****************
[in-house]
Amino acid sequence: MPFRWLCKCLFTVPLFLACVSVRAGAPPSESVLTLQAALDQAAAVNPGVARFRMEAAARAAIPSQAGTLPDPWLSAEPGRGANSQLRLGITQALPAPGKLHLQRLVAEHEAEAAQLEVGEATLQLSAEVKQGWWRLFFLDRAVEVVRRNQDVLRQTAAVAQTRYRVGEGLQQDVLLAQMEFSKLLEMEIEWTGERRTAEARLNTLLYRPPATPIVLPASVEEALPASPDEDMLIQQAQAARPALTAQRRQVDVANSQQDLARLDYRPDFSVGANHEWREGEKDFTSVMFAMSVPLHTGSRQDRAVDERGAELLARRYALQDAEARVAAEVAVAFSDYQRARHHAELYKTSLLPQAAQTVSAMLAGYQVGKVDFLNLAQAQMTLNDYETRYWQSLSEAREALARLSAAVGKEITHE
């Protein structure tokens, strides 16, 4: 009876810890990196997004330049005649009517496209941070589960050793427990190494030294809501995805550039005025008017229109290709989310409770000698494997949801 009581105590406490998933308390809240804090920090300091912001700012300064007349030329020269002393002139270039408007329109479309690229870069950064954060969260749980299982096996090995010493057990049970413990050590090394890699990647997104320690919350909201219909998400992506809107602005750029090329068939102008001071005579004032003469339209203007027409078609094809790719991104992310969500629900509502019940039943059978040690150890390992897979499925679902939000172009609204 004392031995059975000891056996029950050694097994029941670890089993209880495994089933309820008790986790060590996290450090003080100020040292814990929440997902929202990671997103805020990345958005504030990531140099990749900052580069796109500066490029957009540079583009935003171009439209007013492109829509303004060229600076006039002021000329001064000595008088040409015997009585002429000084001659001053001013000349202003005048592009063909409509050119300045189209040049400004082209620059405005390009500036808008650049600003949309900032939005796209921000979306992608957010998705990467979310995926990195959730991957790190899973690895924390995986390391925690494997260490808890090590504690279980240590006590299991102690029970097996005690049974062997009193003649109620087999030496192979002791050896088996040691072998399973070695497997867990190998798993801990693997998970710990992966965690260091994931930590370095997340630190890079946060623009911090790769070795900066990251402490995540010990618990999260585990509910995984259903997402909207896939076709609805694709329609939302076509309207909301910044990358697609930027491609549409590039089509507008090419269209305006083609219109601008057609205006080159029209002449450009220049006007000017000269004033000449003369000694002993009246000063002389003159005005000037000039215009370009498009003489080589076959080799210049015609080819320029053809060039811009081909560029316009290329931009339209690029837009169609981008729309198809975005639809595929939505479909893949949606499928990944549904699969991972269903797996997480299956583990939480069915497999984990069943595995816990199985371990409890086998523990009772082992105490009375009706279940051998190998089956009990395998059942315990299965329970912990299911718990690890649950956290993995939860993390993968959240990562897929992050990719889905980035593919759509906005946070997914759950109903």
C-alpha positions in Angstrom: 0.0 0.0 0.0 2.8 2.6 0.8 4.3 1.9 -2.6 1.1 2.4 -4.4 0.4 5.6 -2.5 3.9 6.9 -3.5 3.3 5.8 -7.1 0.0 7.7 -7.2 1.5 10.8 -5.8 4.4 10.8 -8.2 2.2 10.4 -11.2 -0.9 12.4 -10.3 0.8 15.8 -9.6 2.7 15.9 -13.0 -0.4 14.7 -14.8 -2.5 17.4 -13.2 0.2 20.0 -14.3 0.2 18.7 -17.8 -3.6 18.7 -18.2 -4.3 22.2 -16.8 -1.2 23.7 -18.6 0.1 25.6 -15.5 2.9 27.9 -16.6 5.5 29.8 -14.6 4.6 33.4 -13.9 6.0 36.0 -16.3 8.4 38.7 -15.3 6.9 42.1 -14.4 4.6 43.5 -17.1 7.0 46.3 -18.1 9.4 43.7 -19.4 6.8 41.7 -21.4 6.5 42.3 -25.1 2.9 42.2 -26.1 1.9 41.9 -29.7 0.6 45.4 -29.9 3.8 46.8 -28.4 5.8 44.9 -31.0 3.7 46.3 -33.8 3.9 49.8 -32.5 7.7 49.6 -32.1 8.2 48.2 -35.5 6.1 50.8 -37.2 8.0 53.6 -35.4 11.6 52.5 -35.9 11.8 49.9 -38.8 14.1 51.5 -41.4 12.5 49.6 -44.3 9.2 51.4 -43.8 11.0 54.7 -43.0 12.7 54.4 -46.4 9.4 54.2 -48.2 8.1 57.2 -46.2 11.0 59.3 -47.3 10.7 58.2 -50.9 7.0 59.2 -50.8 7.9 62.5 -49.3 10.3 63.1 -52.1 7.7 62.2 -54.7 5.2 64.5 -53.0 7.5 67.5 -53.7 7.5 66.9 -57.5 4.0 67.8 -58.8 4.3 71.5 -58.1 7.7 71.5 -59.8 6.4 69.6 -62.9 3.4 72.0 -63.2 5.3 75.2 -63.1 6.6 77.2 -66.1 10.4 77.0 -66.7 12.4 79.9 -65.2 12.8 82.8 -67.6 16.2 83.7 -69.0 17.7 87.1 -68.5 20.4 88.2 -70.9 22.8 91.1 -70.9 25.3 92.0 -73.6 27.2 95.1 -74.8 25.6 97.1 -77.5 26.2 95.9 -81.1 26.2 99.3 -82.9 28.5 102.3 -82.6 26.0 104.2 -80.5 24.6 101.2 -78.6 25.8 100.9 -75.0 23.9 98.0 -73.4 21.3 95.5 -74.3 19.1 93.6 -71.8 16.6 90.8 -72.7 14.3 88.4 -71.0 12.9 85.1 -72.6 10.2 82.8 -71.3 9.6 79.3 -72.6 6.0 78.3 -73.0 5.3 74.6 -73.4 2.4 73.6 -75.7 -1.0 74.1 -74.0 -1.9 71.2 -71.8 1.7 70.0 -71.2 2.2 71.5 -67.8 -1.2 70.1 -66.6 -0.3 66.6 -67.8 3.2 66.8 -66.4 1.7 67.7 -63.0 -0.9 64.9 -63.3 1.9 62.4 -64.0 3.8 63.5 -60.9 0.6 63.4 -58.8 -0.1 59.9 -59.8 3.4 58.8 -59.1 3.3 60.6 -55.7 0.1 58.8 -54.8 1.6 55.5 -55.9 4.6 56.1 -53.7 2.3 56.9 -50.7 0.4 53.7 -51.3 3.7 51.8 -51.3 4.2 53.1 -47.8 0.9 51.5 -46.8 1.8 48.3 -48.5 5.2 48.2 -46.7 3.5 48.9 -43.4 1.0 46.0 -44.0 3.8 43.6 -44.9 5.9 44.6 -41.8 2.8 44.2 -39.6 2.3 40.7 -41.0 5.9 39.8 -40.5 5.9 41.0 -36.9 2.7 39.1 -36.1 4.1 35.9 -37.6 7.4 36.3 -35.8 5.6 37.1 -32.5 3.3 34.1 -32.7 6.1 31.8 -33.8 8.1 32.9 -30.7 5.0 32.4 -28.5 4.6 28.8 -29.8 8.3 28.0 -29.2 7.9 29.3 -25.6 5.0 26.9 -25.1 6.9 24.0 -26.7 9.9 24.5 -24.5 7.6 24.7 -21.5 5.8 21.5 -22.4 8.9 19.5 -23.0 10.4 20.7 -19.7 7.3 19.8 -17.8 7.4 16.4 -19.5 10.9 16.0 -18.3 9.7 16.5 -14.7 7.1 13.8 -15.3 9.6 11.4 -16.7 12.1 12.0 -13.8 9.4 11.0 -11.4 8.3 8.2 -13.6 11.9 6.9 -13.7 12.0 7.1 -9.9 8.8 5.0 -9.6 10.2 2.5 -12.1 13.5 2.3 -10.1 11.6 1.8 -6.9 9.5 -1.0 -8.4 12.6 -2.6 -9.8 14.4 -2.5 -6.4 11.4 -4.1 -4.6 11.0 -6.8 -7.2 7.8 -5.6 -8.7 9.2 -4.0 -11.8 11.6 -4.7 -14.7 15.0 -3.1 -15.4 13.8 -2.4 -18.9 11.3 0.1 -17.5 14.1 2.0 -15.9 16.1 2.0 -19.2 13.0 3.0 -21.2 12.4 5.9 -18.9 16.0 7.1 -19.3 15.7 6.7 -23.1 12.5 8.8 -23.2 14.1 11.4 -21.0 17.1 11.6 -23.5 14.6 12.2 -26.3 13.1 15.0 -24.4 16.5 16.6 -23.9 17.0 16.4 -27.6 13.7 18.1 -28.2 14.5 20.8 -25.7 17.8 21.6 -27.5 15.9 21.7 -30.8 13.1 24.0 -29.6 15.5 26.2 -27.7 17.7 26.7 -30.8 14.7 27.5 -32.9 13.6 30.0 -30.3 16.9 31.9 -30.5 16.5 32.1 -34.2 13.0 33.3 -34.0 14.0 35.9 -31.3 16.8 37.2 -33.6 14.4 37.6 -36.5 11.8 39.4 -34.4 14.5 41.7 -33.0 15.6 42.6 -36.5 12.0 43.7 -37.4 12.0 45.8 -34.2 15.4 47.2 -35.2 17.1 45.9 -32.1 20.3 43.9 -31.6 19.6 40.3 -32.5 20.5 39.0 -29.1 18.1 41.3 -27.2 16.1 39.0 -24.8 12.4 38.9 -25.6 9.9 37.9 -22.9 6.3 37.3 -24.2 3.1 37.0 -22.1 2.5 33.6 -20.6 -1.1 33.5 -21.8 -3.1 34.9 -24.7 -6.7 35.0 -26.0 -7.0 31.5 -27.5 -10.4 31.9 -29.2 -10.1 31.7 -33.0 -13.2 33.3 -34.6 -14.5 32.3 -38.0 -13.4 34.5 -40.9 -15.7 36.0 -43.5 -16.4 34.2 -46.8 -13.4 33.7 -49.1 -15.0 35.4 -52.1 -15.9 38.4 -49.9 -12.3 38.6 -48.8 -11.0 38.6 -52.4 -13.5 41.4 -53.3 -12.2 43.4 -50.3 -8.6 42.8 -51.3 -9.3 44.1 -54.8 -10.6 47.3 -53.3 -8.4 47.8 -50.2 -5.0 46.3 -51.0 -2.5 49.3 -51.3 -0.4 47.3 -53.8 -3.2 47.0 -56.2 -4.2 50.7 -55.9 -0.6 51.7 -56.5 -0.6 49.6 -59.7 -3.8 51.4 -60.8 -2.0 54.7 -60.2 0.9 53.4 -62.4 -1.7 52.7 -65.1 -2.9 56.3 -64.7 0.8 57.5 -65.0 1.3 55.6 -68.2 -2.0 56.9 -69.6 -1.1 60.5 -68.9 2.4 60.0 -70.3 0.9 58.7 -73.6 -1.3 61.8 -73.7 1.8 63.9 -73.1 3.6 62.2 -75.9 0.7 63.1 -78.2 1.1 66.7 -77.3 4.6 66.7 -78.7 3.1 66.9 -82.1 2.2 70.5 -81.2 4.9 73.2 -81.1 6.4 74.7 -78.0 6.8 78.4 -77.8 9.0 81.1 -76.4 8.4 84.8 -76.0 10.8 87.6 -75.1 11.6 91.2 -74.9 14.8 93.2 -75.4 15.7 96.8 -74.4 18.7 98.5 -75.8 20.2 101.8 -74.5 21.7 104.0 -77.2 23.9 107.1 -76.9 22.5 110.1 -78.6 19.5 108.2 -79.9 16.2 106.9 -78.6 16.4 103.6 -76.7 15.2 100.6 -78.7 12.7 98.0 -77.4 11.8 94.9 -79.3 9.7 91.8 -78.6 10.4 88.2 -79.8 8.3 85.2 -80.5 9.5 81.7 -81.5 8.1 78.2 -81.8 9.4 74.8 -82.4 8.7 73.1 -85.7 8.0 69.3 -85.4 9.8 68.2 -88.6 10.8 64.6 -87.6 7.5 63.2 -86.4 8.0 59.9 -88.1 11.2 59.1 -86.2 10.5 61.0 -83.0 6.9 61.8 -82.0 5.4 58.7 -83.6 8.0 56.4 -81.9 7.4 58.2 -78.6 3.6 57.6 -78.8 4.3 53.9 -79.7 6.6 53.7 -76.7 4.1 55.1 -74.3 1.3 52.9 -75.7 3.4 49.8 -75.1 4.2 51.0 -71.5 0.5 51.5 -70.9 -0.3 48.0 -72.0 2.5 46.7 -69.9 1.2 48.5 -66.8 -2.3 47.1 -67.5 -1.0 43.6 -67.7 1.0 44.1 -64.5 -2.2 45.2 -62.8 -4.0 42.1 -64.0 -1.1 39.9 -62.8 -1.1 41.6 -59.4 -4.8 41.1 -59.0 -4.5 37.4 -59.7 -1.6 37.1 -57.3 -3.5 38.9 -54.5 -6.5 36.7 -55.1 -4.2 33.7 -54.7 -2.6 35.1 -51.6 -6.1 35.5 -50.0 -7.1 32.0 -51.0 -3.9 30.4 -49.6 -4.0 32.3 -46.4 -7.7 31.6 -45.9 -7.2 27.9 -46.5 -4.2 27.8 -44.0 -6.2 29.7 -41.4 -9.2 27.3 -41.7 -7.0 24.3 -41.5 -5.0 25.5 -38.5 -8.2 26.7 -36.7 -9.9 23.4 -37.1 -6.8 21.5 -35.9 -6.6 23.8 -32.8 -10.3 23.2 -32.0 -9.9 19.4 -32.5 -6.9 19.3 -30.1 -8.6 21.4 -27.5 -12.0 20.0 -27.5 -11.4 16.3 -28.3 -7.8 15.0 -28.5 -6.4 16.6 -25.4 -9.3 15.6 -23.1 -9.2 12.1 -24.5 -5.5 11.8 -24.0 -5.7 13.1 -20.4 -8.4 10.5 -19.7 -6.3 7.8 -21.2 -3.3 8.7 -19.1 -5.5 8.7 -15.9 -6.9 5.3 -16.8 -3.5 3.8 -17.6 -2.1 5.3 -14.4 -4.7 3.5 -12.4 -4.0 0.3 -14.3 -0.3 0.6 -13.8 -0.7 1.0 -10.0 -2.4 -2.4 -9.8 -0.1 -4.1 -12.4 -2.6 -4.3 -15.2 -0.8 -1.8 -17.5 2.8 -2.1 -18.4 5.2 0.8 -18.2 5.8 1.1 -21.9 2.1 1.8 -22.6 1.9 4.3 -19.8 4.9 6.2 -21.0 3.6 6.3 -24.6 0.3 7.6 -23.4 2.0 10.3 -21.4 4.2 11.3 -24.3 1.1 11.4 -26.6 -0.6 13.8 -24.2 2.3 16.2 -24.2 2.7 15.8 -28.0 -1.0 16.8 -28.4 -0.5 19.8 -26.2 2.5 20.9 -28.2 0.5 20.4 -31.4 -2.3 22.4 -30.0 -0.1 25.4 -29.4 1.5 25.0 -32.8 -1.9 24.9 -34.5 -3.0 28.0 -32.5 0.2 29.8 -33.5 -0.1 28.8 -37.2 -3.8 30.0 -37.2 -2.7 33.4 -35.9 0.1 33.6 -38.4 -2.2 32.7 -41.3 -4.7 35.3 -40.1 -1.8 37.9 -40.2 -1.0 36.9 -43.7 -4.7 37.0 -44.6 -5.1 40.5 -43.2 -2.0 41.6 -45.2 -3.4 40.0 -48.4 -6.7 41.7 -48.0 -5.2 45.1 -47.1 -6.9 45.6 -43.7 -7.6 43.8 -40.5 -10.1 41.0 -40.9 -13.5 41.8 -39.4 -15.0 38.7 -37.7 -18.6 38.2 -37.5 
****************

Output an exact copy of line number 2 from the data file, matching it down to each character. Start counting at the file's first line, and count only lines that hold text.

Amino acid sequence: MPFRWLCKCLFTVPLFLACVSVRAGAPPSESVLTLQAALDQAAAVNPGVARFRMEAAARAAIPSQAGTLPDPWLSAEPGRGANSQLRLGITQALPAPGKLHLQRLVAEHEAEAAQLEVGEATLQLSAEVKQGWWRLFFLDRAVEVVRRNQDVLRQTAAVAQTRYRVGEGLQQDVLLAQMEFSKLLEMEIEWTGERRTAEARLNTLLYRPPATPIVLPASVEEALPASPDEDMLIQQAQAARPALTAQRRQVDVANSQQDLARLDYRPDFSVGANHEWREGEKDFTSVMFAMSVPLHTGSRQDRAVDERGAELLARRYALQDAEARVAAEVAVAFSDYQRARHHAELYKTSLLPQAAQTVSAMLAGYQVGKVDFLNLAQAQMTLNDYETRYWQSLSEAREALARLSAAVGKEITHE